Edinburgh is a safer and more pleasant place to live thanks to the policy of traffic speed reduction, writes Adam McVey.
It’s good to be back. Last week I returned to City Chambers after being on six weeks of adoption leave. My first week back was jam packed speaking at community events, meetings to deal with dozens of issues, answering hundreds of emails and even “subbing” on the Transport and Environment Committee.
On the committee agenda was the review of the 20mph rollout amongst a range of other issues. It was personally encouraging, as one of the two principle politicians who delivered this policy, to see the positive impacts of the policy on our Capital.
Post-implementation we’ve seen more people cycling and walking, significant reduction of accidents and more support for the policy in our communities.
On the impacts on speeds, we have seen a big reduction (almost half) of those travelling at more than 35mph in urban areas, a huge increase in those travelling under 20mph and a marked shift in all speeds across the Capital towards lower speed levels.
Compliance of 20mph in the city is also up. All this just a few years after the policy’s introduction. The committee heard clearly from the expert that the change will amplify as time moves forward.
New drivers passing their tests now are embracing the new rules and treating them as the norm, which means we’ll see further improved compliance in the coming years.
There is more to do to encourage compliance through enforcement and culture change. However, while there will unfortunately always be people flouting speed limits (whether 20, 30, 40, 50, 60 or 70) the speeds travelled are just the mechanism of this policy’s success and we should focus on the direct benefits to all our lives.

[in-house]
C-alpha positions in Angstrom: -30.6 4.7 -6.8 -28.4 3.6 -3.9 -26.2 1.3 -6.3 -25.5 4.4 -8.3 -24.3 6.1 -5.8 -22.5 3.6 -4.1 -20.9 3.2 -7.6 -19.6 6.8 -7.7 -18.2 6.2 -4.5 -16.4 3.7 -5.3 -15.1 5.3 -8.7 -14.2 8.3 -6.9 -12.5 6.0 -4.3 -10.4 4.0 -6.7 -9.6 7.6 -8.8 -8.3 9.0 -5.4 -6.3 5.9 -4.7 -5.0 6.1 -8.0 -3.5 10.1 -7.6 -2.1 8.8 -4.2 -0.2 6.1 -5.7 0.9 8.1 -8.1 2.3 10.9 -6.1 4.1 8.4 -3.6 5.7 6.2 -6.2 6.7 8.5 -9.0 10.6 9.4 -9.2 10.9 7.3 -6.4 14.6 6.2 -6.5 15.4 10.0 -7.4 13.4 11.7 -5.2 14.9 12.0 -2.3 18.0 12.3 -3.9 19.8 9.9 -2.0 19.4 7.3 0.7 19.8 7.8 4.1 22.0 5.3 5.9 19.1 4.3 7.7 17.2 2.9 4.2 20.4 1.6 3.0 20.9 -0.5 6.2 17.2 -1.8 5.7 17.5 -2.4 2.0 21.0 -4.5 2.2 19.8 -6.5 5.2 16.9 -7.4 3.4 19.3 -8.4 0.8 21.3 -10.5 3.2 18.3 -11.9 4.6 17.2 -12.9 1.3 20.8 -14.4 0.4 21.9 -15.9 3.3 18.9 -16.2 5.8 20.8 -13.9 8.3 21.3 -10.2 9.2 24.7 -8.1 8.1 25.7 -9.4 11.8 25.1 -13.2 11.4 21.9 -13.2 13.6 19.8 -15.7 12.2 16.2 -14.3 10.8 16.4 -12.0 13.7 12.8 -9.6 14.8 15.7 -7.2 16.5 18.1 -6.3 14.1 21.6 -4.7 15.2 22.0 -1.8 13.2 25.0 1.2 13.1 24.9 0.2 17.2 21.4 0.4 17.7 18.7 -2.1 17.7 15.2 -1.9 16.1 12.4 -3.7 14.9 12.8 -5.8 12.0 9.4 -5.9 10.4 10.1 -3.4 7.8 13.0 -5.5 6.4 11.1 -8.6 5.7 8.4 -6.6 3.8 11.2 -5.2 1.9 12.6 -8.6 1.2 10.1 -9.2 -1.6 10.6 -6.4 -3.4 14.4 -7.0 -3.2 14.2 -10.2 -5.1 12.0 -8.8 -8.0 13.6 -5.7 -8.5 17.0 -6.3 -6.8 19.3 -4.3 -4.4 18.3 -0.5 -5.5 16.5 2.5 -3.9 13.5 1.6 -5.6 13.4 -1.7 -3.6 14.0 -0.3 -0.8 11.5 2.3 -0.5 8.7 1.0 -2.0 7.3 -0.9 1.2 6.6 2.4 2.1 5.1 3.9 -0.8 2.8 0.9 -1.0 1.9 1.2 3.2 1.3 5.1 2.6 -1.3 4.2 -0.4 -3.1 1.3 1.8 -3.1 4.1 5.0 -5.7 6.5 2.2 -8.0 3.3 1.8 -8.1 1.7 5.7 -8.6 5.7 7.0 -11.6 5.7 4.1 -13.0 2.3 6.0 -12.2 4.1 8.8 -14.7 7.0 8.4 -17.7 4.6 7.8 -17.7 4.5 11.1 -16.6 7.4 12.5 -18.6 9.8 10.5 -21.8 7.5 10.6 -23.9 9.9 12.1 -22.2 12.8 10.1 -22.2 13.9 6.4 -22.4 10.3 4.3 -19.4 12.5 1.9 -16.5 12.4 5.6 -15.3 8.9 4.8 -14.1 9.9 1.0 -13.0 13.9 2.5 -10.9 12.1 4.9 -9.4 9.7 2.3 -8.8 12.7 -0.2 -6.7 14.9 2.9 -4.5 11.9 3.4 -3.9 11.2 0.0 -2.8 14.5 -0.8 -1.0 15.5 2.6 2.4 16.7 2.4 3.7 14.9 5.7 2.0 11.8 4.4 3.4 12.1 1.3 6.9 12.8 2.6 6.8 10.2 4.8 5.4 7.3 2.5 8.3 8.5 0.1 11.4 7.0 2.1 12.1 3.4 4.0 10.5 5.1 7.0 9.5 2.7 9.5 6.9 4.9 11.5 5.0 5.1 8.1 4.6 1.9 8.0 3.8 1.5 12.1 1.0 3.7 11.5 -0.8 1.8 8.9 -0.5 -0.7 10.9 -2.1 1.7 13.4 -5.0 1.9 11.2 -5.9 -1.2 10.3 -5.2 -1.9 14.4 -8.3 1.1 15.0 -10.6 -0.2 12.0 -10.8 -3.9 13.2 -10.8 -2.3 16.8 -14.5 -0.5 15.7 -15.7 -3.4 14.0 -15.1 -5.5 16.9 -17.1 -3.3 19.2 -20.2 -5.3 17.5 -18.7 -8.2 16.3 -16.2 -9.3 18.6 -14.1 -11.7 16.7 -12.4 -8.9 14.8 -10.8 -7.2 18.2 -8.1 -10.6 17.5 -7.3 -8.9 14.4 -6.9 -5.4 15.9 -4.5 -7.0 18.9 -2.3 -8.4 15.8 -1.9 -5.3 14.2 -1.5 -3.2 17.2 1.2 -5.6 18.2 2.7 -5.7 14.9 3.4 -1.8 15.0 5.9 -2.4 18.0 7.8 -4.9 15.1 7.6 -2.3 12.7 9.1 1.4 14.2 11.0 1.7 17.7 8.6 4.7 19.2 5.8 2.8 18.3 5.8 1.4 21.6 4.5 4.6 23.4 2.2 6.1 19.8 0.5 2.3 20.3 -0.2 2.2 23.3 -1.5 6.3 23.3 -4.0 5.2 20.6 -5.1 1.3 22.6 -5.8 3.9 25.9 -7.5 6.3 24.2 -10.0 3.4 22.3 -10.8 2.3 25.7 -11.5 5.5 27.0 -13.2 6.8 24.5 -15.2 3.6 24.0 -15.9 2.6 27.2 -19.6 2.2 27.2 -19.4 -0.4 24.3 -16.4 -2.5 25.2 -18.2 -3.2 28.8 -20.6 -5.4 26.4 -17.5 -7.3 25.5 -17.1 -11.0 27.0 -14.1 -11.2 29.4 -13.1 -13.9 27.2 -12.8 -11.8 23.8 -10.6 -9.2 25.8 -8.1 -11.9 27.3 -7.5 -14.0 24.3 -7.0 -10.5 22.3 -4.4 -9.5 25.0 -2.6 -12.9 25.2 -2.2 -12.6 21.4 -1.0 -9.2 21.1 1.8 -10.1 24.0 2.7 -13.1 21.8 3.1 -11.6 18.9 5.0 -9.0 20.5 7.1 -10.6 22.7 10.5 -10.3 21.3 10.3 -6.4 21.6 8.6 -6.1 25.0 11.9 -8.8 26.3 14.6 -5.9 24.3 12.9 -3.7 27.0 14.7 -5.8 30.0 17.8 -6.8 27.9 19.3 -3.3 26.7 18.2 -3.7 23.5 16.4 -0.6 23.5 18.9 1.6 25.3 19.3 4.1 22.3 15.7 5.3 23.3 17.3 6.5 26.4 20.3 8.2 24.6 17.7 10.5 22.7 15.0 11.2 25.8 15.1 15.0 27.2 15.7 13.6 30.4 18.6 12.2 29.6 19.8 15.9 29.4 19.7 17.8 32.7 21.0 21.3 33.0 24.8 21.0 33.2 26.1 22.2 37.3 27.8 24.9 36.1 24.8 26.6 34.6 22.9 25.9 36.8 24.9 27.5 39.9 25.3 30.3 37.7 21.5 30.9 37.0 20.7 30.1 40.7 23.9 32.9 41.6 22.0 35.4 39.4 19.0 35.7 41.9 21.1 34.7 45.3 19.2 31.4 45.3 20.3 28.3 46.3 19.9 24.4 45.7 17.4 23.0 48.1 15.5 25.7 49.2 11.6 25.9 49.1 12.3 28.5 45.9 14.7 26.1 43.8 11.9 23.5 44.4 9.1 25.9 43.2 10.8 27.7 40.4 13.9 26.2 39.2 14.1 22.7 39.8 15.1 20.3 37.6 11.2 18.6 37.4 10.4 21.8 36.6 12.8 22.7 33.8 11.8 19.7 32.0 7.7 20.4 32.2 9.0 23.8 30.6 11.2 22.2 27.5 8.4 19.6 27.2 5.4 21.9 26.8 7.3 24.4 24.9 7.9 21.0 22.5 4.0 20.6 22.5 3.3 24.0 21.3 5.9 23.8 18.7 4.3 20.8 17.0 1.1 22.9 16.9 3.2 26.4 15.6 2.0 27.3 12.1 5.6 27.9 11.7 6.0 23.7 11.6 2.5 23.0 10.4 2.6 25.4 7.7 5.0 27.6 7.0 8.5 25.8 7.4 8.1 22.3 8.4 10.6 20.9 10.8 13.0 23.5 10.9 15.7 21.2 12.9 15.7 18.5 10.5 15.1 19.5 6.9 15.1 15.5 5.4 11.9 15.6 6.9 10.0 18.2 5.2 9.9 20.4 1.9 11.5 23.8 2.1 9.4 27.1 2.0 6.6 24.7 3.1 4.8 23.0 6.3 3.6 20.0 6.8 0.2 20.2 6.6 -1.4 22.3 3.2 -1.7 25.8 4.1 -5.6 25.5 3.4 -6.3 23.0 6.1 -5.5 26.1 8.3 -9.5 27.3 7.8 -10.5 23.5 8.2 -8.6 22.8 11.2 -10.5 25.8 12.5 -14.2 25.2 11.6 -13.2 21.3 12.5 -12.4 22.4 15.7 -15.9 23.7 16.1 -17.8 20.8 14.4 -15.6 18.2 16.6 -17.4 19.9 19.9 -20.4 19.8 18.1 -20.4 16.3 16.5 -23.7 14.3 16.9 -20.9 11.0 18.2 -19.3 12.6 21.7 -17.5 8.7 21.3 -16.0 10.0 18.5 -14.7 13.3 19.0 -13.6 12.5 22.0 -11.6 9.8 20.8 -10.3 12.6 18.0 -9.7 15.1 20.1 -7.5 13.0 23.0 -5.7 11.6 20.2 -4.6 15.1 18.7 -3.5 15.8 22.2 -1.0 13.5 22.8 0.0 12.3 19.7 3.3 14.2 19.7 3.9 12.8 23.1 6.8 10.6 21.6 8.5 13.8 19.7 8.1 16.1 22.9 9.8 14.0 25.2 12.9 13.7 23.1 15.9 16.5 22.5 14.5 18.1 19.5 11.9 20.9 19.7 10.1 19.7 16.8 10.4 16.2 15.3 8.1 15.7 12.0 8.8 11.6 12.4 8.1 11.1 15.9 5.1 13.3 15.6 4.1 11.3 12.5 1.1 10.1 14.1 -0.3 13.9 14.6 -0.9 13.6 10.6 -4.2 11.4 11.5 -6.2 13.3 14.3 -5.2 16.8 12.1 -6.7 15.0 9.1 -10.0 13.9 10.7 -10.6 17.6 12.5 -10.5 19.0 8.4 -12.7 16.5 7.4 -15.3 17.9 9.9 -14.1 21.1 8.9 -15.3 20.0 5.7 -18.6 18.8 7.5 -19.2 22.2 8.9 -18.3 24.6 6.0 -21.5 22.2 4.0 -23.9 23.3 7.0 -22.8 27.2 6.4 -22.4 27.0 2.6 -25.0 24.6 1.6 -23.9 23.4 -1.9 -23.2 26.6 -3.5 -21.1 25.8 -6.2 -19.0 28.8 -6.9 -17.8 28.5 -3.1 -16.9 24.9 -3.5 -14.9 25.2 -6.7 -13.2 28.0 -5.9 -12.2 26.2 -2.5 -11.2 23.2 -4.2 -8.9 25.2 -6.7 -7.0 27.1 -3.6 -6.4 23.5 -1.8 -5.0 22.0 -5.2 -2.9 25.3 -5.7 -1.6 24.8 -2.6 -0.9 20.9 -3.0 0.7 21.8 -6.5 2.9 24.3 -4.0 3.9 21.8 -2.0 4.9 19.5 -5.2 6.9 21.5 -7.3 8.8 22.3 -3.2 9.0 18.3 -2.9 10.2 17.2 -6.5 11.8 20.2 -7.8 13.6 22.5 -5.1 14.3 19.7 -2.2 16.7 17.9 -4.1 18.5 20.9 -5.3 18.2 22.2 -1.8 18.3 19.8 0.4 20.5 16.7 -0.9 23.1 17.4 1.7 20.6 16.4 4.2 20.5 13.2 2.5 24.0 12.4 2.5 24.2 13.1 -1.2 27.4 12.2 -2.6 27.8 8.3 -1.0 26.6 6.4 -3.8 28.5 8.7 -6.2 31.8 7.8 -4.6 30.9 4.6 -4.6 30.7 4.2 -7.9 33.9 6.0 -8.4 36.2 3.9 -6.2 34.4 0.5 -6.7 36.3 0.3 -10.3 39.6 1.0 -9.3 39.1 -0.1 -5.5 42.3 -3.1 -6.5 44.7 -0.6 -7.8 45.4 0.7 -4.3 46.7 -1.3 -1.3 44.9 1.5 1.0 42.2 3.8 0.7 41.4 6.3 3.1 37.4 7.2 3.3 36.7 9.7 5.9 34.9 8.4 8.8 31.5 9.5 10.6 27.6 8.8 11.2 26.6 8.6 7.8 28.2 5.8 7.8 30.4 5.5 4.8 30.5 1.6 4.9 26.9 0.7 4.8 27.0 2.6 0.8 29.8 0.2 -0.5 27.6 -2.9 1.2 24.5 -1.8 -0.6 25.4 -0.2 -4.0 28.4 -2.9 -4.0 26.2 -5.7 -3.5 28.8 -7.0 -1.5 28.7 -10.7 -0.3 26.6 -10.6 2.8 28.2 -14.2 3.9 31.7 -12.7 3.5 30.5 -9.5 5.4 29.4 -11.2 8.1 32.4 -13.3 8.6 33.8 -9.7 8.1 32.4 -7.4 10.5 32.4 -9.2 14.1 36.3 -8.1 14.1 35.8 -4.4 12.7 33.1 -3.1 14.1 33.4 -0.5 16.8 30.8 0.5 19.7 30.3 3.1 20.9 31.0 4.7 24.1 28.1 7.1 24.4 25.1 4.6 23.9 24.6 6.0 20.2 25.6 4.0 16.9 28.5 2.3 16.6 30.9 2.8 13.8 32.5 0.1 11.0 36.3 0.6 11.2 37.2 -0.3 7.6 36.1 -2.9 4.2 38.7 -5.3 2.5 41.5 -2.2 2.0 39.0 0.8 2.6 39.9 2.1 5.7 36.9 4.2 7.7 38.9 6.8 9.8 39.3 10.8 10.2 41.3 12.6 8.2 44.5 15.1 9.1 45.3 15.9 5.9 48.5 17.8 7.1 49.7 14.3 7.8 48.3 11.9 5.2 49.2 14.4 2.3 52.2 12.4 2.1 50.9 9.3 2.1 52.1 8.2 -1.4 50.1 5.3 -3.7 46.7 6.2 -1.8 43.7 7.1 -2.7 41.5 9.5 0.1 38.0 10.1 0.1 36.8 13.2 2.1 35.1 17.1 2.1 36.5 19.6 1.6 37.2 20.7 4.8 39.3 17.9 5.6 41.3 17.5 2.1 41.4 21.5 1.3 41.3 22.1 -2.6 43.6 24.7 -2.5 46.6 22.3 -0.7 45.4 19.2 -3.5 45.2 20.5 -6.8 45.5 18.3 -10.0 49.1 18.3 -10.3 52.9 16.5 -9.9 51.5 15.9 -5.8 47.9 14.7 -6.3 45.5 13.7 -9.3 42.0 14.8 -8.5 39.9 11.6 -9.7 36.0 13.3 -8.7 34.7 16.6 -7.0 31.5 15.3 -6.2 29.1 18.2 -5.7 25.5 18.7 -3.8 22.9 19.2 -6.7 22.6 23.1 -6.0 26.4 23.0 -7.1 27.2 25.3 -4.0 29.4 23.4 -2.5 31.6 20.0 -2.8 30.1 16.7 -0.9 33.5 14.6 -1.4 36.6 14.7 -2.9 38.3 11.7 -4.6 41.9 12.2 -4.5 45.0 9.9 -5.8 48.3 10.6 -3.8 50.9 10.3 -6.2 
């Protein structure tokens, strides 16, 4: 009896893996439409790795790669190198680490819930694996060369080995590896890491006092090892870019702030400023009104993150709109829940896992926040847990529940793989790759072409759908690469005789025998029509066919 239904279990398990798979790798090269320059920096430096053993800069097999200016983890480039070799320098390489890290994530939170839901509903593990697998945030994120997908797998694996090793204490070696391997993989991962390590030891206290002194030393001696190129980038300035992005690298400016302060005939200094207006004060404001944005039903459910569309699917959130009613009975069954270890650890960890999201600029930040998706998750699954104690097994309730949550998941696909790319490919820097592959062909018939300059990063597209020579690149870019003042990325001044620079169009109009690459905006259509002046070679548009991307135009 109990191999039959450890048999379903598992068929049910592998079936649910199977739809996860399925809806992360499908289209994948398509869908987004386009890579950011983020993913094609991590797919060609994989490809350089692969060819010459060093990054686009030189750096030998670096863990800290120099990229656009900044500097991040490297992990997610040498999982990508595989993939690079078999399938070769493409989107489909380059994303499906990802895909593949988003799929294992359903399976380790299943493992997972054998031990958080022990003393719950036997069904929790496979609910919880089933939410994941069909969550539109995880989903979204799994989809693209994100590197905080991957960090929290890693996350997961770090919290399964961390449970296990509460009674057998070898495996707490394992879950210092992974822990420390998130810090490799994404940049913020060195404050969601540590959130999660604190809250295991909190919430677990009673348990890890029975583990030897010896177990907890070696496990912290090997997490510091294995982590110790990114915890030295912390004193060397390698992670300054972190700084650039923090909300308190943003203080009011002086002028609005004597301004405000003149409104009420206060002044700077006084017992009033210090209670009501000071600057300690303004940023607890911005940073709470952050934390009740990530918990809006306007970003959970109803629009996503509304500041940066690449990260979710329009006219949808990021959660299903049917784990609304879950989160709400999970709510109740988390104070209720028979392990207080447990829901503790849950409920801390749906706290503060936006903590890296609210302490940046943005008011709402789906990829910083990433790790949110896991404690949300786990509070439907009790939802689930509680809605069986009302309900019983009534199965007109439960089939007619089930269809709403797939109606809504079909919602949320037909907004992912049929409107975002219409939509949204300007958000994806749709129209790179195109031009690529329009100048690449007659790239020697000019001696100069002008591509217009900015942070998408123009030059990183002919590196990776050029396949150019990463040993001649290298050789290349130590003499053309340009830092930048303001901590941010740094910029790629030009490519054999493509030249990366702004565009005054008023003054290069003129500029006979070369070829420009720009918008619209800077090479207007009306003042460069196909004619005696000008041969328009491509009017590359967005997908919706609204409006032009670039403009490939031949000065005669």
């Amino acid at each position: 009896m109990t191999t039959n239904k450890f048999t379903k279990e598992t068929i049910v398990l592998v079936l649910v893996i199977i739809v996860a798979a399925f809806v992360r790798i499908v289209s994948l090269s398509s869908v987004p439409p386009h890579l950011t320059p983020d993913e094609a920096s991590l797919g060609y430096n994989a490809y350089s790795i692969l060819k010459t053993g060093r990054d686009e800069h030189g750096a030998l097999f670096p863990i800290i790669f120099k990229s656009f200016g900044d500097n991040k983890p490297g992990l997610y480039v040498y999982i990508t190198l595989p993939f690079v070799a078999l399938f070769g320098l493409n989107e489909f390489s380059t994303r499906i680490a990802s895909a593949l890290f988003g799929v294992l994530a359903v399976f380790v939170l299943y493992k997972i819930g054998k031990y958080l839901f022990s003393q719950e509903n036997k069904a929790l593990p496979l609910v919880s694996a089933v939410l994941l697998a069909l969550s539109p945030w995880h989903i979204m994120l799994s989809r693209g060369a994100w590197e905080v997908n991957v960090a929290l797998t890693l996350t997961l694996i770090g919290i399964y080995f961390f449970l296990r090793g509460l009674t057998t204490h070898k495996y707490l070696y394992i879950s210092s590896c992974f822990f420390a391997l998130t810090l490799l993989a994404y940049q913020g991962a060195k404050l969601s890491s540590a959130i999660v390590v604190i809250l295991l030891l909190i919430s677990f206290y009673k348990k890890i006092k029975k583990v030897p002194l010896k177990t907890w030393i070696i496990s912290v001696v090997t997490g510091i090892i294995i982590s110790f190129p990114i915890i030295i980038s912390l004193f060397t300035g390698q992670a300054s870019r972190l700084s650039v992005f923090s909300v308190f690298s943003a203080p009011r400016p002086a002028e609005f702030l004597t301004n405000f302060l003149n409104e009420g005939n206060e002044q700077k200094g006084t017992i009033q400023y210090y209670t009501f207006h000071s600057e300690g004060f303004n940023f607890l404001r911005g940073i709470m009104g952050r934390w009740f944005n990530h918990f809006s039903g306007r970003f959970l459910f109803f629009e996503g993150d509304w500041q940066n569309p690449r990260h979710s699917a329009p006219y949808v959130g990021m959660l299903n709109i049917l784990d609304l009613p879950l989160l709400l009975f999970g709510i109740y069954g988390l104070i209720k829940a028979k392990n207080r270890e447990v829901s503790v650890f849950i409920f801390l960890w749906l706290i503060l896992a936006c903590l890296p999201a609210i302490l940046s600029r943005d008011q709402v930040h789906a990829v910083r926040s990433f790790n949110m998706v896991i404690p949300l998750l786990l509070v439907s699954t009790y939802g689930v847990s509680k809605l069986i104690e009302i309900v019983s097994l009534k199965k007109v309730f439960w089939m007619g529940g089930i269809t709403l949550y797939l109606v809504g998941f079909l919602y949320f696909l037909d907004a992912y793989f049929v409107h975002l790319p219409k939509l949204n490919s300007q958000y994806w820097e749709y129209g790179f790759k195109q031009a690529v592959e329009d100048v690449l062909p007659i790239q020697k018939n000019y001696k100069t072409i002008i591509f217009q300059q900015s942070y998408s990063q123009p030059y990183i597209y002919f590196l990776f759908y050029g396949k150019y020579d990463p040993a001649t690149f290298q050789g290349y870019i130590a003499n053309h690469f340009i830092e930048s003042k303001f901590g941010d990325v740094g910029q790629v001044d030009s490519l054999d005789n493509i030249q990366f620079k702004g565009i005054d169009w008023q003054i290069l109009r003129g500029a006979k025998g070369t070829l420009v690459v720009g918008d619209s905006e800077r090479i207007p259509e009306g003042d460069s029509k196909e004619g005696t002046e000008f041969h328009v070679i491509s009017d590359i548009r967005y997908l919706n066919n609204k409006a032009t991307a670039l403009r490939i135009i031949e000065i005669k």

One area of disappointment with the debate and wider debate in the city is the continued misinformation around the policy. This week again I’ve read comments claiming many will still think the cost of the project should have been spent on other road safety measures that could have been delivered.
While I understand why some people might think that way, I’m afraid it ignores the facts. The vast majority of the money invested in the 20mph rollout was specifically allocated to the council in national funding for this project.
Most of this funding is not available for local safety improvements and therefore it’s not accurate to claim that this funding would be available for other projects.
As well as this rather tired, inaccurate argument, we heard some opposition clambering for an excuse to justify their previous opposition. From trying to suggest, without foundation, that the policy caused traffic displacement to attacking the average speed reduction of 1.3mph as a failure (despite the academic expert confirming to the committee this was what success looked like and council officers confirming this was within the expected speed reduction) they showed they still don’t understand transport policy in the slightest.
The Tories in particular would have done better to apologise instead. Apologise for the misleading claims they’ve made about the policy over the years. Apologise for the loss of more than £2m of additional funding for Edinburgh had their position succeeded. And apologise to our communities who would have lost the benefits of the policy had their misleading campaign worked.
This policy is a stark example of the difference in the judgments political parties took. This wasn’t an easy decision at the time, but we called it right and our city is safer and a more pleasant place to live in as a result.
You can rest assured that as well as 20mph, our progressive transport policies prioritising cycling, public transport and expanding space for pedestrians will continue. We won’t allow others’ poor judgment to derail our City’s progress.
Adam McVey is the leader of Edinburgh City Council